Image courtesy of Little, Brown

The latest novel from Ms Celeste Ng, the much-adored author of Little Fires Everywhere, which is staged in a darker, authoritarian near-future US – yes, a belter of a trend – draws readers into 12-year-old Bird’s quest to find his mother. For in Ng’s eerie dystopia, Asian Americans such as Bird, and his radical poet-in-hiding mother, are reviled by both state and many citizens for causing “The Crisis” that tanked the country. Disquieting, yes. But also a lyrical and humane novel with masses of heart.

08. Dr William MacAskill

What We Owe The Future

Image courtesy of OneWorld

As we’re all aware, effective altruism, Oxford philosopher Dr William McAskill’s key philanthropic theory, is under serious scrutiny due to the outrageous fraud committed by its now-notorious figurehead, FTX founder Mr Sam Bankman-Fried. But before chucking the utilitarian baby out with the criminal-crypto bathwater, it pays real dividends to ponder the universal and pressing quandary, of what it means to live ethically alongside the ingenious.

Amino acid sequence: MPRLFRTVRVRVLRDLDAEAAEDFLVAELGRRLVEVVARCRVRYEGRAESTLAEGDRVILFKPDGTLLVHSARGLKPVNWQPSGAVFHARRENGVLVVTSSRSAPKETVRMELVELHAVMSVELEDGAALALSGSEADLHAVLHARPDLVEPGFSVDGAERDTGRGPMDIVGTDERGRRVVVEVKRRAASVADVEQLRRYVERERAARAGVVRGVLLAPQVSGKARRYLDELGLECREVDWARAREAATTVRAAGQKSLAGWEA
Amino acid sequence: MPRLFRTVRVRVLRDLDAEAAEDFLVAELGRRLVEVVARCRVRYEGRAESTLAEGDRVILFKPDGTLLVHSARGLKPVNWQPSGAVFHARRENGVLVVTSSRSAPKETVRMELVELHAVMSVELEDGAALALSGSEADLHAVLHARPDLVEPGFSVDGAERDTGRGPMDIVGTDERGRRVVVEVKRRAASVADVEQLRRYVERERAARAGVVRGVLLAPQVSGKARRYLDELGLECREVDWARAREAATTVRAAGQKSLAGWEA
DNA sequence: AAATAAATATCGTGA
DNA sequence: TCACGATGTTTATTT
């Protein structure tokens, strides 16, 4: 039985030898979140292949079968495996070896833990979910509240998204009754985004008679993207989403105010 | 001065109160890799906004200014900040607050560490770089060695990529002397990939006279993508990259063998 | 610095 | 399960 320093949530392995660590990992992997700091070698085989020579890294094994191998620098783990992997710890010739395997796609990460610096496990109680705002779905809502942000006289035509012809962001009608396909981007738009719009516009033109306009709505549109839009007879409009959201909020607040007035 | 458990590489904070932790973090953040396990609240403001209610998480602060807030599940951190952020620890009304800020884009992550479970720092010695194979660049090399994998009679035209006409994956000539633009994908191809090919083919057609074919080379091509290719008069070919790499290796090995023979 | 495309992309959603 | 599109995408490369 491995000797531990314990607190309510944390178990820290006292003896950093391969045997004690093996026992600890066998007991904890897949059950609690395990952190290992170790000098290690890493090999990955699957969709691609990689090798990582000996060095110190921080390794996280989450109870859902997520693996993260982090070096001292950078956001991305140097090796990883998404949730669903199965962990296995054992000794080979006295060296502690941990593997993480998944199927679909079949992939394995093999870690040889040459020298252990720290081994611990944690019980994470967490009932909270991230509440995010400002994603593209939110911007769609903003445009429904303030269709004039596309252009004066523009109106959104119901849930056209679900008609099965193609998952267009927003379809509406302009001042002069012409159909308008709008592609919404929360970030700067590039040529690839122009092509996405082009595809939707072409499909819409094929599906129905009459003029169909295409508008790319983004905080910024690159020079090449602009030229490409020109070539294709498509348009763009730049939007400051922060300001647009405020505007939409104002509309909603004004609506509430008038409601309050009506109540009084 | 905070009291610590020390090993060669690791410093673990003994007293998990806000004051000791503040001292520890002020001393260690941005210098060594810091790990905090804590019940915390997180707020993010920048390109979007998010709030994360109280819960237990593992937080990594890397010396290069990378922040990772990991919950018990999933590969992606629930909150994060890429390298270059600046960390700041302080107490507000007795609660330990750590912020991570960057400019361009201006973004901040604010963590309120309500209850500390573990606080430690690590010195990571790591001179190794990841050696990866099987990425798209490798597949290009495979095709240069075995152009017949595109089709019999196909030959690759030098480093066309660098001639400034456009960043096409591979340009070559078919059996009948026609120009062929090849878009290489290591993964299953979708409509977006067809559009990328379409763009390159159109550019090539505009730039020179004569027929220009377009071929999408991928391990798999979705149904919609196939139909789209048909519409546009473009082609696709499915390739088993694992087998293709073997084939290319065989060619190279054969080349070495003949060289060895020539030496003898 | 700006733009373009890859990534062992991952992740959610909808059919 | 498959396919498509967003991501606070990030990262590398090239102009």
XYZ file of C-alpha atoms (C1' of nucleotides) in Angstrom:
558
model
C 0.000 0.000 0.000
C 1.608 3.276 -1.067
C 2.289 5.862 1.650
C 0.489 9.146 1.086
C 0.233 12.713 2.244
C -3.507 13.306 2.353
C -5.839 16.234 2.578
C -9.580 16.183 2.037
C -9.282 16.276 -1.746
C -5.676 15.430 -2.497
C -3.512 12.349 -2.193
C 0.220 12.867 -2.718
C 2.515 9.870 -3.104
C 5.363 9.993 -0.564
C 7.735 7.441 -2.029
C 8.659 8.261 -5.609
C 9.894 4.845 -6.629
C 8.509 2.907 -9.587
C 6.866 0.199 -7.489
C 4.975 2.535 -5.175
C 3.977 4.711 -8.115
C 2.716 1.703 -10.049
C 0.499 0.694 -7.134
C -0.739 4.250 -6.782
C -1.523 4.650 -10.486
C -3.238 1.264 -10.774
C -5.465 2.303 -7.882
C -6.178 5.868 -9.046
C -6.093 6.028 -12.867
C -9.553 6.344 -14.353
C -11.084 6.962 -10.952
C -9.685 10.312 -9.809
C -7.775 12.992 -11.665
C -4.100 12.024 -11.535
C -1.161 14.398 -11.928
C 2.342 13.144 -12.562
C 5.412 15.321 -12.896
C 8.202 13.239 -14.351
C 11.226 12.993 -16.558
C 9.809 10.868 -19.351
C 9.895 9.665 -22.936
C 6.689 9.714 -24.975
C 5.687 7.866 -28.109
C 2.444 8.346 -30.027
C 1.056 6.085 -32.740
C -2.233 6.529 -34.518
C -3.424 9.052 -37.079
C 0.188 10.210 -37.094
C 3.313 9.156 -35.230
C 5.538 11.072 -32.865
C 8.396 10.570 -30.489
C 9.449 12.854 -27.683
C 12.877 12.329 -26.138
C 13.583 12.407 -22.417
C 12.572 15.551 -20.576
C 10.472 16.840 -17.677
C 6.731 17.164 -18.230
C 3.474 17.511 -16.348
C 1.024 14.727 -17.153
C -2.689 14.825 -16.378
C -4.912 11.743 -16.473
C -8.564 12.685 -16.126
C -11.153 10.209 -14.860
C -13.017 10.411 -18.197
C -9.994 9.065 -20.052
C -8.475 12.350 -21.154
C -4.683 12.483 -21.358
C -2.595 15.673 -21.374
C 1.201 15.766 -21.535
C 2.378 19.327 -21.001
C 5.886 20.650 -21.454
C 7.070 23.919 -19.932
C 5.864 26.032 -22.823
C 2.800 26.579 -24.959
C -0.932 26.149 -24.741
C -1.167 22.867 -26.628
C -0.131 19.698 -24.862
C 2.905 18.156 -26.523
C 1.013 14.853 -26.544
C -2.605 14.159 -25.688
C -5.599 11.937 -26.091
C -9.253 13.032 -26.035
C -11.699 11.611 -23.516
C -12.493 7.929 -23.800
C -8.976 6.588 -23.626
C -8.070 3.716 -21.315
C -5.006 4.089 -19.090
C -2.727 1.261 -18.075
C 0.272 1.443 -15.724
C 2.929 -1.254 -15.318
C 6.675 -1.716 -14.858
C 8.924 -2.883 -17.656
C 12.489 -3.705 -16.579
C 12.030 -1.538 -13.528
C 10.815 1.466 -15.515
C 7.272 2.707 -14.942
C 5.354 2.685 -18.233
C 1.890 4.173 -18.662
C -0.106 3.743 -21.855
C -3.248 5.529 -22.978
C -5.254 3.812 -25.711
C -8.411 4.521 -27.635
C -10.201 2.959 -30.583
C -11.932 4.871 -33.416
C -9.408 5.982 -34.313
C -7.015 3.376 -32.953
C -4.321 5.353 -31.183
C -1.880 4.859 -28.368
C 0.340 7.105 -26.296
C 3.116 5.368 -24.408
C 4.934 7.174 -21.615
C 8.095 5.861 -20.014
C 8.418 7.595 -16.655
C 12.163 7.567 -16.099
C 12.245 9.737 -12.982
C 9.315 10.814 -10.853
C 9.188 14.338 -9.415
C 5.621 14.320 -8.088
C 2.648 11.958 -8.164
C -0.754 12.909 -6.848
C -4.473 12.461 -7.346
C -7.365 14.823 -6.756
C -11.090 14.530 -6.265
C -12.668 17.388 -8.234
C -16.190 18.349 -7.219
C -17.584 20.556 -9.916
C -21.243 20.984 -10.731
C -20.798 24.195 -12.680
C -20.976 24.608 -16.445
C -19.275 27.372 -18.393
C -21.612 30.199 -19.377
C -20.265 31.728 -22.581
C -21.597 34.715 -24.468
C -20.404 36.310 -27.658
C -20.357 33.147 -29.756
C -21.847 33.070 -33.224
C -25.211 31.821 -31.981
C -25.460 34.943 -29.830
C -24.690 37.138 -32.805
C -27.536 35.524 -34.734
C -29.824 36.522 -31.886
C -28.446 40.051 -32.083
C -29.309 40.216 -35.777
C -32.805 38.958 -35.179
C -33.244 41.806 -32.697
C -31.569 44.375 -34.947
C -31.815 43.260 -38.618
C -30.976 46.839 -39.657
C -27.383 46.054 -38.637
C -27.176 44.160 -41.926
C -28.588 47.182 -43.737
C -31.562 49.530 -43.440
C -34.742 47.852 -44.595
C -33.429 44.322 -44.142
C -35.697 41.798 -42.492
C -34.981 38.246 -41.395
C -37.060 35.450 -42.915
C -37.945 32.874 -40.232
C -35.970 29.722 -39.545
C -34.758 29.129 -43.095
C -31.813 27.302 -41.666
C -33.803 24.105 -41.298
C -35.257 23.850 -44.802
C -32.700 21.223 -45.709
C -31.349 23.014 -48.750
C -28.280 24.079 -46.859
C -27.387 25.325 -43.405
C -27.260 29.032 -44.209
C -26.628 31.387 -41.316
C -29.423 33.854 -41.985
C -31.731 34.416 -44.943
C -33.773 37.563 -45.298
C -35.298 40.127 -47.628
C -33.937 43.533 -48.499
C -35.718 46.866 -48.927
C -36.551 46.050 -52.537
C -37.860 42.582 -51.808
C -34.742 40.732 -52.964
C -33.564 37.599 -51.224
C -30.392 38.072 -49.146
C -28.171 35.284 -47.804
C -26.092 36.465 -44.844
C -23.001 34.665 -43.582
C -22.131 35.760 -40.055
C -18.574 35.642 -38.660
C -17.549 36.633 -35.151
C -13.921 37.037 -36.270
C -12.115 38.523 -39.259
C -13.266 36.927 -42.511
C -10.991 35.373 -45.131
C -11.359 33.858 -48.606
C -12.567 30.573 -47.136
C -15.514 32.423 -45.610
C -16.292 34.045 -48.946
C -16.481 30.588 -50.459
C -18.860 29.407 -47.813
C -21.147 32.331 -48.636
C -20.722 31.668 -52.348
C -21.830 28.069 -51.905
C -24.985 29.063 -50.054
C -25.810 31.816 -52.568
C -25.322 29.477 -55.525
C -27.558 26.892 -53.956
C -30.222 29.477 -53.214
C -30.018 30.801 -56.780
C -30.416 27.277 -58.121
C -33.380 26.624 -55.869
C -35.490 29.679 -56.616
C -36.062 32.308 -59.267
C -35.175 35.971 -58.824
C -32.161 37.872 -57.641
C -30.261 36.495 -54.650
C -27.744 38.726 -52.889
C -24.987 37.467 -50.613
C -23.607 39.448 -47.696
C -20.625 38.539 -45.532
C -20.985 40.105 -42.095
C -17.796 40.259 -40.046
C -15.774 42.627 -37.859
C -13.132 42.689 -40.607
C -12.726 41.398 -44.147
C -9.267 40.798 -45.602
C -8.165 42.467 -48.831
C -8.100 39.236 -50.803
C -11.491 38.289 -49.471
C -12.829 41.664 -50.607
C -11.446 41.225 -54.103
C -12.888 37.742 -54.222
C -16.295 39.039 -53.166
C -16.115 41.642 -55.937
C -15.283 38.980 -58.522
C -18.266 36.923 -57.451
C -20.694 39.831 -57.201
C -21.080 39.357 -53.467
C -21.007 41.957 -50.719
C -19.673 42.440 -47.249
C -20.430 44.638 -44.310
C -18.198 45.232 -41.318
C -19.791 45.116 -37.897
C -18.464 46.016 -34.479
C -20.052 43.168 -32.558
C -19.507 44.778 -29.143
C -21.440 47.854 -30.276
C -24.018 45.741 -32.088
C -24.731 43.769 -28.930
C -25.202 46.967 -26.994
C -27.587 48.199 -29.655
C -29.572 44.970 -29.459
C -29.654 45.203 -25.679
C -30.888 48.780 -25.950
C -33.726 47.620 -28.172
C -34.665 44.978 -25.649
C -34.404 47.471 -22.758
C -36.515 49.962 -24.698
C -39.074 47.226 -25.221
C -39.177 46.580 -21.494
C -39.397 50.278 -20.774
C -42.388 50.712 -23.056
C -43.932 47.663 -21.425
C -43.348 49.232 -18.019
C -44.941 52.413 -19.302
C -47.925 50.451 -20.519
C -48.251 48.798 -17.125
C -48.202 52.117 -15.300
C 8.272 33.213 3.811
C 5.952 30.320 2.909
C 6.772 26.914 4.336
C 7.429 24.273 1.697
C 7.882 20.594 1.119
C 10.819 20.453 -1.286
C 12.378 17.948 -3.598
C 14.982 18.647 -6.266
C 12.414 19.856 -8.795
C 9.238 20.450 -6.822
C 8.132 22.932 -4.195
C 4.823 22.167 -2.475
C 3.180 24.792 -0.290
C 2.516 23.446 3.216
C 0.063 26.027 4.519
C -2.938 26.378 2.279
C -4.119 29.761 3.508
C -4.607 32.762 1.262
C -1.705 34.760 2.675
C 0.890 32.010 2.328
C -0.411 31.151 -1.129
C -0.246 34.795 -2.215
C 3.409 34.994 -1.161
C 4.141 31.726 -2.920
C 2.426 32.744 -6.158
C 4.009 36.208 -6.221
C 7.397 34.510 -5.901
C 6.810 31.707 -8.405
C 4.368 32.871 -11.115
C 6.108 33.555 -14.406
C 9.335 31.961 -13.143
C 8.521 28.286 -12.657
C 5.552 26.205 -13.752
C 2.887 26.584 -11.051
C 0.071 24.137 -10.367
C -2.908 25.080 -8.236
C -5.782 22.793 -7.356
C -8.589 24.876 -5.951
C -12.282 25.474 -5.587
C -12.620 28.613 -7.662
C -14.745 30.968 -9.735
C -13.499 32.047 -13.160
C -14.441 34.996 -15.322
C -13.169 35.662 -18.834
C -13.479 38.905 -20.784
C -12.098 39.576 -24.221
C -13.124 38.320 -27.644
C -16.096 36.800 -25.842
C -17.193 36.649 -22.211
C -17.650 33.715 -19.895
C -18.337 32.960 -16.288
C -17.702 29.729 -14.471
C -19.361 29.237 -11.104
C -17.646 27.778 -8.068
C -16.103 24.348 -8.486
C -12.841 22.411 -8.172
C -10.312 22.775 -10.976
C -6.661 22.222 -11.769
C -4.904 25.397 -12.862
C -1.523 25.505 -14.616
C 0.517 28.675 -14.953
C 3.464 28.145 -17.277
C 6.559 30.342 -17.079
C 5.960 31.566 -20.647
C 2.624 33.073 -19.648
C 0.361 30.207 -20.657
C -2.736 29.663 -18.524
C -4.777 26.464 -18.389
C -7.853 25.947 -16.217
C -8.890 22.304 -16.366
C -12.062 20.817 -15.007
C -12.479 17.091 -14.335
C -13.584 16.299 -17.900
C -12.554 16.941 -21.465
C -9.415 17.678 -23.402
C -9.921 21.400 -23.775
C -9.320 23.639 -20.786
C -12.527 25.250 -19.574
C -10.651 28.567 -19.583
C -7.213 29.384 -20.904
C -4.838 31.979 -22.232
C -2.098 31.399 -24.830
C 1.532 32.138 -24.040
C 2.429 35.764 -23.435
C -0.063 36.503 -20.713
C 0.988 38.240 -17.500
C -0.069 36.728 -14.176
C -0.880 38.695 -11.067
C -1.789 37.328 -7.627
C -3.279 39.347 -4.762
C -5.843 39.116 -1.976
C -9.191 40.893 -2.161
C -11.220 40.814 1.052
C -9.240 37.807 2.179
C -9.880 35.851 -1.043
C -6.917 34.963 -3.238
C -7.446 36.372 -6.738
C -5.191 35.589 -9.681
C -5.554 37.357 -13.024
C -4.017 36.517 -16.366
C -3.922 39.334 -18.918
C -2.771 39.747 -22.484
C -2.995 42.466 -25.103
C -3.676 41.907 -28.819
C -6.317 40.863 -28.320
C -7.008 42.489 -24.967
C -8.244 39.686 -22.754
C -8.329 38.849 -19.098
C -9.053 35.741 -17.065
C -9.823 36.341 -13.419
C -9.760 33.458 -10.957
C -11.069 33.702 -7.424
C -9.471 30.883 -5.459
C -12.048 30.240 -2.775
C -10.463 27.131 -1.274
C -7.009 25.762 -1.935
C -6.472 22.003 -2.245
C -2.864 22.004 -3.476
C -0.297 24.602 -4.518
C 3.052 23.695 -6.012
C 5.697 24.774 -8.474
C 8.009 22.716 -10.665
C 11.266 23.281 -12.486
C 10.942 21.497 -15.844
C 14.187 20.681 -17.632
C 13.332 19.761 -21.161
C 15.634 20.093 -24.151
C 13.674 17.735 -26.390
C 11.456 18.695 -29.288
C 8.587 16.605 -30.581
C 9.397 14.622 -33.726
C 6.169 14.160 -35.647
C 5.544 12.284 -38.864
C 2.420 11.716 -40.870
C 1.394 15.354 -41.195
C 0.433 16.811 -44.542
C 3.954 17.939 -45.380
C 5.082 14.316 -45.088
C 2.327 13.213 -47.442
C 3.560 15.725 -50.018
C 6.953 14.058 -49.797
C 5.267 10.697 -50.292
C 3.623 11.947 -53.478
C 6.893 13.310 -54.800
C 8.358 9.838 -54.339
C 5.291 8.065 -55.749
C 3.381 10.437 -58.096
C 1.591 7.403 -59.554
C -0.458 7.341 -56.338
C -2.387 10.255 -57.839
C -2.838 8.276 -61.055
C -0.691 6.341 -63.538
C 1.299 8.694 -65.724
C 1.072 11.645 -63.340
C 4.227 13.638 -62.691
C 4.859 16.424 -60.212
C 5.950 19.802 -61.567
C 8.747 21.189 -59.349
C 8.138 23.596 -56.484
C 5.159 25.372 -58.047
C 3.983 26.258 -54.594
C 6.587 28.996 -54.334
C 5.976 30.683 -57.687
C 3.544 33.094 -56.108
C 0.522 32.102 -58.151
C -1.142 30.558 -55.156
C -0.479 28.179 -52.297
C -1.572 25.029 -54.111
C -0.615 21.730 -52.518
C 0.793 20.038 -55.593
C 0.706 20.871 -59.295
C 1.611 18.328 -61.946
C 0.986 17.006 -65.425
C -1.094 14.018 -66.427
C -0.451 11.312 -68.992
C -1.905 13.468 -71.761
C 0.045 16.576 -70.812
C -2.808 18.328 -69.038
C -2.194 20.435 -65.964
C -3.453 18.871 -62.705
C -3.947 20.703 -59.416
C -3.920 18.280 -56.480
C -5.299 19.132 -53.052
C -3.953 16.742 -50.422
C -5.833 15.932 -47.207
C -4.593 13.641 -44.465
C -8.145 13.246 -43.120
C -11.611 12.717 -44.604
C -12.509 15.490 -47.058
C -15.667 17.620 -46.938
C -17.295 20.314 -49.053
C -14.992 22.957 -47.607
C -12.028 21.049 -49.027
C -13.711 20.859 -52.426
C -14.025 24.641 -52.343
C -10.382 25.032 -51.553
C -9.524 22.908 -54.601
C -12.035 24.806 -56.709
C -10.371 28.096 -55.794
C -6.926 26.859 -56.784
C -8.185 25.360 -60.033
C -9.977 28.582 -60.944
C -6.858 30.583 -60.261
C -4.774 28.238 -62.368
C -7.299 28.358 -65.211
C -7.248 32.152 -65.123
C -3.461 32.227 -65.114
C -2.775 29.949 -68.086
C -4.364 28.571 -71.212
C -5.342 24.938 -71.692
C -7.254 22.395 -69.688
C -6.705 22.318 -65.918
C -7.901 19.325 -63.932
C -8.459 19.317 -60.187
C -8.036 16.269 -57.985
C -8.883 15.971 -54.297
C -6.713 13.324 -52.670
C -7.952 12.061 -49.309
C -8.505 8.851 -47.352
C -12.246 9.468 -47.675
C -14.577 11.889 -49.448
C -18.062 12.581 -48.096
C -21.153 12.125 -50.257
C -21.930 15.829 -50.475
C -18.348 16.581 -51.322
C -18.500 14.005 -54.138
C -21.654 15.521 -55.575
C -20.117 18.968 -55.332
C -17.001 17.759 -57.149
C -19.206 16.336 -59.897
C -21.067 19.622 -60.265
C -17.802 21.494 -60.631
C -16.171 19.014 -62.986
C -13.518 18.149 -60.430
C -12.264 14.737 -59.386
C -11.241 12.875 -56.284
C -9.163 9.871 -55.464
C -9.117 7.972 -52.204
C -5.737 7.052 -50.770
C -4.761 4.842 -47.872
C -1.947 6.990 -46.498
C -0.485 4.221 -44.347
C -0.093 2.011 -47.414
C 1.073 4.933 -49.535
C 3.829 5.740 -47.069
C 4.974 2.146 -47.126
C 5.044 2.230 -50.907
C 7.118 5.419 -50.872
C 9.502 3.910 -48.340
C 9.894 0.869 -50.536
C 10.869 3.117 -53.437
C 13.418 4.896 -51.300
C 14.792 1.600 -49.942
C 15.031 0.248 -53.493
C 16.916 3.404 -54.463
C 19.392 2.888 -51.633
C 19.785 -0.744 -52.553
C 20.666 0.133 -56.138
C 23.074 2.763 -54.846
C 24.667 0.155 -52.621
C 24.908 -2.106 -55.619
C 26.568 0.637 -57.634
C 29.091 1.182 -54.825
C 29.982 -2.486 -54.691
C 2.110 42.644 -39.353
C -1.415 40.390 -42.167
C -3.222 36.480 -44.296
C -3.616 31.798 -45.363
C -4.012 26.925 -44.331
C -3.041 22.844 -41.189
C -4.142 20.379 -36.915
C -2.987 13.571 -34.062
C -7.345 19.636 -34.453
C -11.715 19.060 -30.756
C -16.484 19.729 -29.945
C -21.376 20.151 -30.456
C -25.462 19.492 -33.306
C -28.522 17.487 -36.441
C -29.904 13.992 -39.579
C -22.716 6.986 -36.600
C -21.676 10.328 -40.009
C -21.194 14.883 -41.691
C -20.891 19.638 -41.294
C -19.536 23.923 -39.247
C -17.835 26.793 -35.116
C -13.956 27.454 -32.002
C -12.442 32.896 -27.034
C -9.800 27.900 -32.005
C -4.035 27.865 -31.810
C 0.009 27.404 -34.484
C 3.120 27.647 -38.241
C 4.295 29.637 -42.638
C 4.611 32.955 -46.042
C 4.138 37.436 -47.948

09. Mr George Saunders

Liberation Day

Image courtesy of Bloomsbury

Any new tome by Booker winner Mr George Saunders – the foremost storyteller of our time, according to, er, Time – is worthy of close attention. This nine-strong collection of short stories, which unfurl across a less-democratic US, proves a vital and engaging addition to the “how the hell did January 6 happen?” canon.

As Saunders’ recently wrote: “the short story is about change”, and stories themselves also invite us to change our own default views as we open ourselves up to other experiences. Just how closely we attend to, consider and reconsider his Liberation Day characters, their views and tribulations, and those of similarly manipulated, coerced and brain-washed humans we dwell amid – including, perhaps, ourselves – is left to us to untangle.

10. Ms Sloane Crosley

Cult Classic

Image courtesy of Bloomsbury

A bona fide fun time. If you ghosted Ms Sloane Crosley’s stunner of a rom-com (and gleeful evisceration of dating culture) back in the summer – all is forgiven. Slip on something gorgeous, pour wine, light candles, open cover and have a beautiful time.

Reading list